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What’s new is obvious at Petaluma school sites

Much of what is new in the Petaluma City Schools District as Gary Callahan enters his third school year as superintendent is plainly visible.

A multitude of high profile additions and improvements to school facilities financed by bonds approved by voters in 2014, augmented by money from the district’s capital improvements budget, have been completed or in the process of being done as the school year begins.

Callahan said more projects are to come. “Right now we are about at the mid-phase of our bond projects,” he said. “We are going to do an outreach to determine what next significant projects need to be accomplished.”

Most apparent of the improvements is a new synthetic turf field and track at Petaluma High School, Included are a new entranceway, new snack bar, new bathrooms, new ticket booth and work to bring the field and stands into ADA compliance.

Among other projects completed or underway are new state-o-the art media arts lab and new facilities for the school’s award-winning student television program at Kenilworth Junior High; a new entrance and play area for McKinley School; the addition of three new classrooms as McDowell School adds a fifth grade; conversion of the computer lab into an arts and science center at McNear School; and an new elevated walkway for the F wing at Petaluma High School.

Every school in the district now has solar panels resulting in significant energy cost savings.

“We’ve done a lot of work modernizing are schools and even more is under development,” said Callahan.

Inside the classrooms there are also several changes, including a new auto shop teacher and a revitalization of that program at Petaluma High School, new teaching materials for the English and Language Arts programs, more advanced acceleration classes, an expansion of the collaborative English classes and the addition of a fifth-grade class at McDowell School with a sixth grade to follow next year and more.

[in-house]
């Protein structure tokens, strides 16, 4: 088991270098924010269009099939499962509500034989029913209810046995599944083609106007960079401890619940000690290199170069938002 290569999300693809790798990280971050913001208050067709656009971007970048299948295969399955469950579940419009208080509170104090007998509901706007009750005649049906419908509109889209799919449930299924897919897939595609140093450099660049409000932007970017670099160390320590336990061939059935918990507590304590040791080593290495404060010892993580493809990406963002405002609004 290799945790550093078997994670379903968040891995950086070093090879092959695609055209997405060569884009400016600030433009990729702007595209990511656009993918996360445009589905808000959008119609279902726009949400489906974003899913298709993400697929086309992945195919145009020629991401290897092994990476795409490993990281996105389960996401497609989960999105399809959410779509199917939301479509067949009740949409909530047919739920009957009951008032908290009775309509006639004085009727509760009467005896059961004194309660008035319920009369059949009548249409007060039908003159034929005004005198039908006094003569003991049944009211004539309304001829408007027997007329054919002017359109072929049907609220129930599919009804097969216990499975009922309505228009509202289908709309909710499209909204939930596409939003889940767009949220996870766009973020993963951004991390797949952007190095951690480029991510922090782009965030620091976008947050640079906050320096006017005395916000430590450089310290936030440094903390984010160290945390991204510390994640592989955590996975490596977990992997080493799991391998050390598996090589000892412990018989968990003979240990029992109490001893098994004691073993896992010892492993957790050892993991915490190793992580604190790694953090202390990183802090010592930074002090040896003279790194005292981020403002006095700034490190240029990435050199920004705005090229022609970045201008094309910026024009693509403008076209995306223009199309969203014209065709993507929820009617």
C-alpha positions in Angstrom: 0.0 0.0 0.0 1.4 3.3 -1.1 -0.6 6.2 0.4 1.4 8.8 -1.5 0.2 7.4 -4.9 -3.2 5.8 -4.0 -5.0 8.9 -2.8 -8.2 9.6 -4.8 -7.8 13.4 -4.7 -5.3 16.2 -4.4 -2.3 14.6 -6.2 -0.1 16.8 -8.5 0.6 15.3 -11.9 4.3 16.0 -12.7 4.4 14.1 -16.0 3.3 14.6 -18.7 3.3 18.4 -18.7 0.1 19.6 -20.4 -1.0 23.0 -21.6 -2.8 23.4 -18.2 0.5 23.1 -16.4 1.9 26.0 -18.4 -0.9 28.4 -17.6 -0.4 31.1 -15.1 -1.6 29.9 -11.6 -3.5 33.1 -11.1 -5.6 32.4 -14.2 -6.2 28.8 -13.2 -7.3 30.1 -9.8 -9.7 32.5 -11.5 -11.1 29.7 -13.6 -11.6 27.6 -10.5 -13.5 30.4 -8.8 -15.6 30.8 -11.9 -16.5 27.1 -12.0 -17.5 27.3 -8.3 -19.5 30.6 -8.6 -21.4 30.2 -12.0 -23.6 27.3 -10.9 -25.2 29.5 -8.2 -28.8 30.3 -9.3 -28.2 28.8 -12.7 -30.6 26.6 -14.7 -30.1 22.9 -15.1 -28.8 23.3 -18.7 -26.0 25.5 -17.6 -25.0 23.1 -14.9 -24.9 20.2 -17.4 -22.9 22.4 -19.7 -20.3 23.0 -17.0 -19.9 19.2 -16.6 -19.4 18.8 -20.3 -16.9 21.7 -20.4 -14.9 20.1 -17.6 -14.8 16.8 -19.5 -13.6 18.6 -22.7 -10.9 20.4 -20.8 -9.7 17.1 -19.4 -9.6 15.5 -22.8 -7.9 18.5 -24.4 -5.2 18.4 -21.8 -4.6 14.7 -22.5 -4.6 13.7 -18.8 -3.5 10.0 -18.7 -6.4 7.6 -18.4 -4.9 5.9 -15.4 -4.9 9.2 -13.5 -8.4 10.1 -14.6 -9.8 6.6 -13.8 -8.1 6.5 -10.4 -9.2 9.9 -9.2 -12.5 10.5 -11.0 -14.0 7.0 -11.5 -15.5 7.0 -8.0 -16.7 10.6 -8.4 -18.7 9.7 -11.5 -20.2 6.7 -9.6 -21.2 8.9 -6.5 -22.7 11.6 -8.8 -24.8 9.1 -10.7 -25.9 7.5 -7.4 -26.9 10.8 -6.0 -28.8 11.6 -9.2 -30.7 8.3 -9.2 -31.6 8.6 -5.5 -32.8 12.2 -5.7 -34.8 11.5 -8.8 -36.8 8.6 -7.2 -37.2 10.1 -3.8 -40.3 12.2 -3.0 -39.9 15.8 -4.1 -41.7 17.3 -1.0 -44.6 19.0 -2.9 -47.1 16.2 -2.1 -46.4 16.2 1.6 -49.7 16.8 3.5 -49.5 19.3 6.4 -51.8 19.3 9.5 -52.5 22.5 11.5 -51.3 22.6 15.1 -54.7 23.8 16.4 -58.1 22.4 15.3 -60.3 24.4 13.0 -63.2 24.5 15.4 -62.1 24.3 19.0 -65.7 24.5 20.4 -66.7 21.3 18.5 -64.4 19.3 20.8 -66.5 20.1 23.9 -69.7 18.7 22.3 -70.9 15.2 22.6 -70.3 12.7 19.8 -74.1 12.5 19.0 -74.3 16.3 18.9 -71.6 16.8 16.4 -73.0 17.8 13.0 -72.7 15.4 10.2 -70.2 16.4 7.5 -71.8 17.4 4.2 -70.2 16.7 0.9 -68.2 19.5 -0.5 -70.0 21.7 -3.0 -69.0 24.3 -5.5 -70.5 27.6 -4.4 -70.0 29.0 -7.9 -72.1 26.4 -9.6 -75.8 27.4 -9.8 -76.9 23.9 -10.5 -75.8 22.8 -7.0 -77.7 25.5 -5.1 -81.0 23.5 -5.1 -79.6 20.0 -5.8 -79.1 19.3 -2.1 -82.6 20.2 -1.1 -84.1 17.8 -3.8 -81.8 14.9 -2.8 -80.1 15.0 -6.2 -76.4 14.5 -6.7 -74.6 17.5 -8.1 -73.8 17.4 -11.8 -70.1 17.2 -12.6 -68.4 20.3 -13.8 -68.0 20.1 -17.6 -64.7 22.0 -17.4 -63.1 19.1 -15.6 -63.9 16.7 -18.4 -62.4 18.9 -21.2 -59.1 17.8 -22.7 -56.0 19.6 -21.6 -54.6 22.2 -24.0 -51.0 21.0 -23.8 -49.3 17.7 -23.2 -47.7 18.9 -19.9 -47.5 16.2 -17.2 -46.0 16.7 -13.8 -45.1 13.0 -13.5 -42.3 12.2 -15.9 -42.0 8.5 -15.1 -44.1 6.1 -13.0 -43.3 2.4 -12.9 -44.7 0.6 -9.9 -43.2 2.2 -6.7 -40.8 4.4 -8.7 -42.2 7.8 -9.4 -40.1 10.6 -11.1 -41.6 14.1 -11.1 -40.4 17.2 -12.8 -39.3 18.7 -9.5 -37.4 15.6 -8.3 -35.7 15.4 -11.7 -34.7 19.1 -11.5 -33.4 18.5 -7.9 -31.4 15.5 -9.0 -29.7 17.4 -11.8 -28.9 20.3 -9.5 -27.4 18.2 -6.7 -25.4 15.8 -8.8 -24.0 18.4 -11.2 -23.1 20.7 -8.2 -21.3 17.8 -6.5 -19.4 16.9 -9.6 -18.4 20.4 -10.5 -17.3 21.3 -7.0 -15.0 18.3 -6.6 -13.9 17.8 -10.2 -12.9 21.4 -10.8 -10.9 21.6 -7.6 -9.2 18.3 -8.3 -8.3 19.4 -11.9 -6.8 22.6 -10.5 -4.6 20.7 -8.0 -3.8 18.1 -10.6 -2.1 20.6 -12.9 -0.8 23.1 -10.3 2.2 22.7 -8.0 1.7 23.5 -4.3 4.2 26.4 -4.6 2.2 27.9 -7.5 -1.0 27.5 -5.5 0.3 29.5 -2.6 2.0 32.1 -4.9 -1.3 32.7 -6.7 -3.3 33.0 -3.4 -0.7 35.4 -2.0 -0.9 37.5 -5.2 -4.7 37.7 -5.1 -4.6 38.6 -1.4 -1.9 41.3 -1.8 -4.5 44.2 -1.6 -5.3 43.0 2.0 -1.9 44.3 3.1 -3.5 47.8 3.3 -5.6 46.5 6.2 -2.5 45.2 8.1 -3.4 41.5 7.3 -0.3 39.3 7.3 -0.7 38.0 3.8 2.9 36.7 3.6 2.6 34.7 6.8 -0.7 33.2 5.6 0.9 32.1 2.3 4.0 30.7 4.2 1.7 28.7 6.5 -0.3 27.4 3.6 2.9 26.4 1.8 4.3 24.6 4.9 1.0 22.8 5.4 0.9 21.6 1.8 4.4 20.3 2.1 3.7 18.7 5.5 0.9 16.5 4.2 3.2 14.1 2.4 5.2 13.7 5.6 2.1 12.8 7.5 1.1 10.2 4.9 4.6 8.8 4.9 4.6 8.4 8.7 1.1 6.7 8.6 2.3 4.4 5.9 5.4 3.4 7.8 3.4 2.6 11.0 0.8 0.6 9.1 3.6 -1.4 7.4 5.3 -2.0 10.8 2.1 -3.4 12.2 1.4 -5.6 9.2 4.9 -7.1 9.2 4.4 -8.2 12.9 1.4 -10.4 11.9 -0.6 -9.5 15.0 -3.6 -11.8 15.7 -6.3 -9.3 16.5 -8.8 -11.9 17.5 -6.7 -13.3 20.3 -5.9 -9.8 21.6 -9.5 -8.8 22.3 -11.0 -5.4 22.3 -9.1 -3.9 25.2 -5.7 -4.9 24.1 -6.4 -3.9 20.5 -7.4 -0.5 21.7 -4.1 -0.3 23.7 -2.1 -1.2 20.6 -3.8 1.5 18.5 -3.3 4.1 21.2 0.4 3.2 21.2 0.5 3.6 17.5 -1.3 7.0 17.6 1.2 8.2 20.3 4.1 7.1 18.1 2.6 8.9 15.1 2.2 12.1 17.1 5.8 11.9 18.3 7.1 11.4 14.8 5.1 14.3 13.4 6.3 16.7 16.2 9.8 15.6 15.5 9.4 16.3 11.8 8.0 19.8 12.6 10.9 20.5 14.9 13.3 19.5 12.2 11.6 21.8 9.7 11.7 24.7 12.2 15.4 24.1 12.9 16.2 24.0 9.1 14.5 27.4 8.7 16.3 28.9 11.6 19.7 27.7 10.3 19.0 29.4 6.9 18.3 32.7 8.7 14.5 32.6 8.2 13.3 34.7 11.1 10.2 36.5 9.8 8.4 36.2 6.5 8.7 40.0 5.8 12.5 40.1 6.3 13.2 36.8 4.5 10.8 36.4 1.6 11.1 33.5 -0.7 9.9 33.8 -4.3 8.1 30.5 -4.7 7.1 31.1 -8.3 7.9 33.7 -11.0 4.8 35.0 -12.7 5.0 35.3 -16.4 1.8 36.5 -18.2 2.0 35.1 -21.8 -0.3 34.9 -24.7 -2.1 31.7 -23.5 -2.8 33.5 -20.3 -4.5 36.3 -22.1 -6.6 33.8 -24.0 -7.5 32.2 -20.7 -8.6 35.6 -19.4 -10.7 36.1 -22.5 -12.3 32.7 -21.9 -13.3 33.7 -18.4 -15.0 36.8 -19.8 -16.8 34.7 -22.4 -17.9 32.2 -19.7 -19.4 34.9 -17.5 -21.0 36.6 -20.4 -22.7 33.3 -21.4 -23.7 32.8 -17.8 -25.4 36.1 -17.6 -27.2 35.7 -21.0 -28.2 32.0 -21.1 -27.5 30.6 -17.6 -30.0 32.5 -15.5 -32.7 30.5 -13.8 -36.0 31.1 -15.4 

A new event, actually the return and re-focusing of a traditional event, may well be the highlight of the school year, at least until graduation. The Egg Bowl, the varsity football game between rivals Petaluma and Casa Grande, will be back this fall. The focus is on community and unity with events planned for the whole town on the day of the game (Sept. 16), and players from both teams joining to help in community events including aiding in the Petaluma Educational Foundation’s big PEF Bash.

“I’m excited about the re-introduction of the Egg Bowl,” said Callahan. “It is going to be a great community event.”

The school district is growing, with attendance slightly up and more teachers. Ten teachers retired from the district, but 30 were added.

Marcia Short has taken over as director of transportation. Otherwise the top positions in Callahan’s administrative team remain unchanged, a sharp difference from a year ago when there several new people in key positions.

“Having a stable staff has really helped,” Callahan said. “We know what our challenges are now and we can work together to meet those challenges.”

Three administrative positions have been eliminated as part of an effort to reduce the district’s budget deficit. “We made some extreme cuts last year,” Callahan said. “We found close to $2 million that we could make in budget cuts without adversely impacting our classroom programs,”

Even as the district attempts to preserve its reserve funds, it faces a new challenge from the state, which is requiring that it pay more into the teacher’s retirement fund.

Under the state mandate, teachers’ contribution to the fund will climb from 8.3 percent to 10 percent over the next two years, but the district’s contribution will go from 8.5 percent to 19.1 percent.

Chief business official Chris Thomas estimates that the required contribution will cost the district an average of $4 million annually over the next seven years.

“This is something put on us by the state,” said Callahan. “It’s not just the school districts that are hit. The teachers also saw a reduction in their pay checks.”

Meanwhile, the district is faced with negotiating a new contract with the teachers. Those negotiations became contentious before school finished last spring. Callahan said that negotiations are continuing, and that the district and teacher representatives had met to discuss declaring a pre-impasse, a move necessary before asking for a state mediator to be brought into the negotiations.

Even as the district deals with its financial challenges and celebrates the start of a new school year, the superintendent is looking toward the future.

“I’m most excited about the great jobs our teachers and staff are doing, and some of the plans they are working on that will really take our school district to the next level,” he said.